GrayRobinson Business Law Section: Analyzing the Corporate Transparency Act’s Impact on ESOPs

May 6, 2024

By: Brendan Hobbs and David Ottinger

The Corporate Transparency Act

The Corporate Transparency Act (CTA), enacted in 2020, is a landmark piece of legislation aimed at enhancing corporate transparency and combating illicit activities, such as money laundering, terrorism financing, and tax evasion. While its intentions are commendable, the CTA has ramifications that extend beyond its primary objectives, particularly concerning Employee Stock Ownership Plans (ESOPs). The CTA introduces new compliance requirements and potential challenges for ESOPs.

As referenced in the GR Insight,”The Corporate Transparency Act and the End of Hiding in the U.S.,” certain U.S. companies are required to report beneficial ownership information to the Financial Crimes Enforcement Network (FinCEN) starting January 1, 2024. Entities in existence prior to that date that are not otherwise exempt from the CTA’s reporting requirements have the entire calendar year 2024 to submit their initial Beneficial Ownership Information (BOI) report. However, entities created on or after January 1, 2024, (that are not otherwise exempt from reporting) only have 90 days from their creation date to file their initial BOI report. Despite ongoing legal challenges in federal courts across the country concerning the CTA’s constitutionality, FinCEN is still enforcing it.1 Because non-compliance with the CTA can potentially result in significant civil and even criminal penalties, all non-exempt entities must take steps to comply until further notice.

Understanding ESOPs

As highlighted in the GR Insight, “Why Business Owners and Employees Should Care About ESOPs,” ESOPs are a unique form of employee benefit plan wherein a company establishes a trust and contributes shares of its own stock or cash to buy shares from its owners. The trust holds these shares on behalf of the employees, who become beneficial owners of the company through their participation in the plan. ESOPs are often used as a succession planning tool for business owners looking to sell their companies while preserving jobs and promoting employee ownership.

Impact of the CTA on ESOPs

One of the key provisions of the CTA is the requirement for certain entities to disclose beneficial ownership information to FinCEN. This information includes the identities of individuals who directly or indirectly own or control 25% or more of the ownership interests in the entity, exercise substantial control over the entity, or receive substantial economic benefits from the entity’s assets. While ESOP trusts technically own the shares of the ESOP-owned company on behalf of the employees, the trust’s beneficiaries are the employees themselves, making it challenging to determine who should be considered the beneficial owners under the CTA.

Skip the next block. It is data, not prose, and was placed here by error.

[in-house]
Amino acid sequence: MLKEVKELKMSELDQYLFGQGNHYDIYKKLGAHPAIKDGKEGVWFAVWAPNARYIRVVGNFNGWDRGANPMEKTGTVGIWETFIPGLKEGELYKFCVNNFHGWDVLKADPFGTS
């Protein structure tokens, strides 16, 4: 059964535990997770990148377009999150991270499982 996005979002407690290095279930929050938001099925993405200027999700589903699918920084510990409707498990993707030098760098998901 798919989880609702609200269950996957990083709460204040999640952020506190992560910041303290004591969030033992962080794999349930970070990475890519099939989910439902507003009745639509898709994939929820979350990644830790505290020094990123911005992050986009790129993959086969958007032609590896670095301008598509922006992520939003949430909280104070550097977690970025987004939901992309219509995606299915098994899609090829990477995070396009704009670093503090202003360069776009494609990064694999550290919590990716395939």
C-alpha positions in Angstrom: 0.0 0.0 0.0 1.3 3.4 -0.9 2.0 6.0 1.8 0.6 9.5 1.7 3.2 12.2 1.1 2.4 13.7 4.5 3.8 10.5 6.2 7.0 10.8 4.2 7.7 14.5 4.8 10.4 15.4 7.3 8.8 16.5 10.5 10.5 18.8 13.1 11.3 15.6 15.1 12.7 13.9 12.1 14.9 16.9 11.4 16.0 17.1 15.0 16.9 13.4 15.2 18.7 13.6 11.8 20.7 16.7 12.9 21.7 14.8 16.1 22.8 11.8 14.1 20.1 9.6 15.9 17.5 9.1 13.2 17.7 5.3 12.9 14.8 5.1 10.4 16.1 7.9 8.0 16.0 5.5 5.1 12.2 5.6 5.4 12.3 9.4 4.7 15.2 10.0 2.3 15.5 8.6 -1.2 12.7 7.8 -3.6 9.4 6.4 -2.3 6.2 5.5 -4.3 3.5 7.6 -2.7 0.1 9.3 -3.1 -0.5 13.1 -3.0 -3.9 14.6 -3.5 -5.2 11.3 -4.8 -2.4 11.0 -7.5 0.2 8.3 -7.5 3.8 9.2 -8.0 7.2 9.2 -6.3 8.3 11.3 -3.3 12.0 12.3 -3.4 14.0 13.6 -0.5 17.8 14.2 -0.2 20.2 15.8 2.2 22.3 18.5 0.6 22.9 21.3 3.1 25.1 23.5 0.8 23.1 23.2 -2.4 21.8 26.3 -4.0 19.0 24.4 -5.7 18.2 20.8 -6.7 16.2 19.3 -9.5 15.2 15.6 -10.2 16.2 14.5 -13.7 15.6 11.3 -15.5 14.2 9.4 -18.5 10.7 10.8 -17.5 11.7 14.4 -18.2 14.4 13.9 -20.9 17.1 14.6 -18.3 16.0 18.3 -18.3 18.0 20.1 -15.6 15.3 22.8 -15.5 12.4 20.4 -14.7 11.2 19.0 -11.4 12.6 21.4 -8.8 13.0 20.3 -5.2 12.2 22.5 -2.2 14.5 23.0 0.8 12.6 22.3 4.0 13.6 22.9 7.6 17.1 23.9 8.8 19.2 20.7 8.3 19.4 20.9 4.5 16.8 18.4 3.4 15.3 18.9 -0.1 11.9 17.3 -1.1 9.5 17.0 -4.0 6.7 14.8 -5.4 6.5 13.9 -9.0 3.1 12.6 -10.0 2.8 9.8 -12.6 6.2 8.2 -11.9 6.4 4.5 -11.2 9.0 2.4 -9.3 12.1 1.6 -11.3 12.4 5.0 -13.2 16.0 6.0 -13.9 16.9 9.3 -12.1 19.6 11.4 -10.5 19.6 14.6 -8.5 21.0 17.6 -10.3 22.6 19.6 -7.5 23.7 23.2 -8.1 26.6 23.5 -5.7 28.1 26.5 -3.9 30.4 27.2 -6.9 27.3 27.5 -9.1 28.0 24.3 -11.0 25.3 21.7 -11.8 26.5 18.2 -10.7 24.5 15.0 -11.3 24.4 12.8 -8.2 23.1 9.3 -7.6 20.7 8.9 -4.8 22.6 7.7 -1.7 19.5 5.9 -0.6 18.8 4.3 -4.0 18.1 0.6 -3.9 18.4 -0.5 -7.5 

Compliance Challenges

ESOP-owned companies may face significant compliance challenges in identifying and disclosing beneficial ownership information under the CTA. Determining the beneficial owners of the company becomes complex when considering the multiple layers of ownership inherent in ESOP structures. Moreover, ESOP-owned companies may also need to navigate privacy concerns related to disclosing the personal information of employee beneficiaries to FinCEN. Furthermore, filing inaccurate beneficial ownership reports or providing false or misleading information can lead to civil penalties against the individuals or entities responsible for filing the reports, possibly harming ESOP share value and potentially leading to additional liability on ESOP fiduciaries.

Potential Solutions

To address the compliance challenges posed by the CTA, ESOP-owned companies should implement robust internal processes for identifying and verifying beneficial ownership information. This may involve collaborating with trustees, legal advisors, and other relevant stakeholders to develop comprehensive compliance strategies. Moreover, some ESOP-owned companies may fall under one of the 23 categories of entities that are exempt from the CTA reporting requirements. In any case, working with knowledgeable counsel is vital to ensuring proper and timely compliance.

1 A declaratory judgment from the U.S. District Court for the Northern District of Alabama in NSBA v. Yellen held that the CTA is unconstitutional. However, the court narrowly tailored its ruling to apply only to the plaintiffs in that case. FinCEN has since released a notice stating that it is complying to the court’s order with respect to the plaintiffs, but that it will continue to implement the CTA as mandated by Congress against all others.

Contact GrayRobinson Attorneys Brendan Hobbs and David Ottinger, or a member of the Business Law Section.